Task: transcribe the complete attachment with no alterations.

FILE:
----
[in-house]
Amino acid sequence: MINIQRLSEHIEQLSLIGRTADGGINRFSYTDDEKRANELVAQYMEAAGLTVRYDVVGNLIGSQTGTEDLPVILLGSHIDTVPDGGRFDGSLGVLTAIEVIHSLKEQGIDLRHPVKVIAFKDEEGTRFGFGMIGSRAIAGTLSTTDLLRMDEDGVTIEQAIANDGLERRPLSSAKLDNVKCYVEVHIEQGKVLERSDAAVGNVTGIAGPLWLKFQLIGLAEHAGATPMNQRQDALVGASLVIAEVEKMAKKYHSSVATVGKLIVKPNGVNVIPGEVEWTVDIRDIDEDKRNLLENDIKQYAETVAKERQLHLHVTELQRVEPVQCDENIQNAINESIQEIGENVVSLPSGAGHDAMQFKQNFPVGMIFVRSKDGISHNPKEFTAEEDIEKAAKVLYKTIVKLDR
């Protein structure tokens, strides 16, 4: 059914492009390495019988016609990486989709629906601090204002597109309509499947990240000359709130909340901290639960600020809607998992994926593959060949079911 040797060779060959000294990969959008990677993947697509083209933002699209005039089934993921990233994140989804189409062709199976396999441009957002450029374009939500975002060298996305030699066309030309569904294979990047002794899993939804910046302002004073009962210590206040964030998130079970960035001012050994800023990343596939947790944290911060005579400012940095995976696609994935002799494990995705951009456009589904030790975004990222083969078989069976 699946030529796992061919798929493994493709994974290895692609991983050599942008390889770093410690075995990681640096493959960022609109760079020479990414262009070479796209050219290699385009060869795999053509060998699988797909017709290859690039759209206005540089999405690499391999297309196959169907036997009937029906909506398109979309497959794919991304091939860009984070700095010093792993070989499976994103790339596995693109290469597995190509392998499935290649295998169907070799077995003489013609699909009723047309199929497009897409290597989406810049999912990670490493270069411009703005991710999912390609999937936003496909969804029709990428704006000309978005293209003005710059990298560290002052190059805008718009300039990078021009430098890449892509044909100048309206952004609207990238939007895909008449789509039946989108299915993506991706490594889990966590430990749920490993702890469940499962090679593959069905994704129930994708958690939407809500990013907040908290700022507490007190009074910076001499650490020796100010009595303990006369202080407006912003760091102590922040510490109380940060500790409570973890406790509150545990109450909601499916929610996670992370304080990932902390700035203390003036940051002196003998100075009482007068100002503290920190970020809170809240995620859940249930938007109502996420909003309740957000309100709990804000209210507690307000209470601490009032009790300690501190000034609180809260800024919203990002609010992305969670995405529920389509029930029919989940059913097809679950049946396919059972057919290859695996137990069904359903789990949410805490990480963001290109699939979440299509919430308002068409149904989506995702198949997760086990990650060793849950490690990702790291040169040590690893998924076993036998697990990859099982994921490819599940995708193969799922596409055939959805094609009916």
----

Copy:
[in-house]
Amino acid sequence: MINIQRLSEHIEQLSLIGRTADGGINRFSYTDDEKRANELVAQYMEAAGLTVRYDVVGNLIGSQTGTEDLPVILLGSHIDTVPDGGRFDGSLGVLTAIEVIHSLKEQGIDLRHPVKVIAFKDEEGTRFGFGMIGSRAIAGTLSTTDLLRMDEDGVTIEQAIANDGLERRPLSSAKLDNVKCYVEVHIEQGKVLERSDAAVGNVTGIAGPLWLKFQLIGLAEHAGATPMNQRQDALVGASLVIAEVEKMAKKYHSSVATVGKLIVKPNGVNVIPGEVEWTVDIRDIDEDKRNLLENDIKQYAETVAKERQLHLHVTELQRVEPVQCDENIQNAINESIQEIGENVVSLPSGAGHDAMQFKQNFPVGMIFVRSKDGISHNPKEFTAEEDIEKAAKVLYKTIVKLDR
């Protein structure tokens, strides 16, 4: 059914492009390495019988016609990486989709629906601090204002597109309509499947990240000359709130909340901290639960600020809607998992994926593959060949079911 040797060779060959000294990969959008990677993947697509083209933002699209005039089934993921990233994140989804189409062709199976396999441009957002450029374009939500975002060298996305030699066309030309569904294979990047002794899993939804910046302002004073009962210590206040964030998130079970960035001012050994800023990343596939947790944290911060005579400012940095995976696609994935002799494990995705951009456009589904030790975004990222083969078989069976 699946030529796992061919798929493994493709994974290895692609991983050599942008390889770093410690075995990681640096493959960022609109760079020479990414262009070479796209050219290699385009060869795999053509060998699988797909017709290859690039759209206005540089999405690499391999297309196959169907036997009937029906909506398109979309497959794919991304091939860009984070700095010093792993070989499976994103790339596995693109290469597995190509392998499935290649295998169907070799077995003489013609699909009723047309199929497009897409290597989406810049999912990670490493270069411009703005991710999912390609999937936003496909969804029709990428704006000309978005293209003005710059990298560290002052190059805008718009300039990078021009430098890449892509044909100048309206952004609207990238939007895909008449789509039946989108299915993506991706490594889990966590430990749920490993702890469940499962090679593959069905994704129930994708958690939407809500990013907040908290700022507490007190009074910076001499650490020796100010009595303990006369202080407006912003760091102590922040510490109380940060500790409570973890406790509150545990109450909601499916929610996670992370304080990932902390700035203390003036940051002196003998100075009482007068100002503290920190970020809170809240995620859940249930938007109502996420909003309740957000309100709990804000209210507690307000209470601490009032009790300690501190000034609180809260800024919203990002609010992305969670995405529920389509029930029919989940059913097809679950049946396919059972057919290859695996137990069904359903789990949410805490990480963001290109699939979440299509919430308002068409149904989506995702198949997760086990990650060793849950490690990702790291040169040590690893998924076993036998697990990859099982994921490819599940995708193969799922596409055939959805094609009916």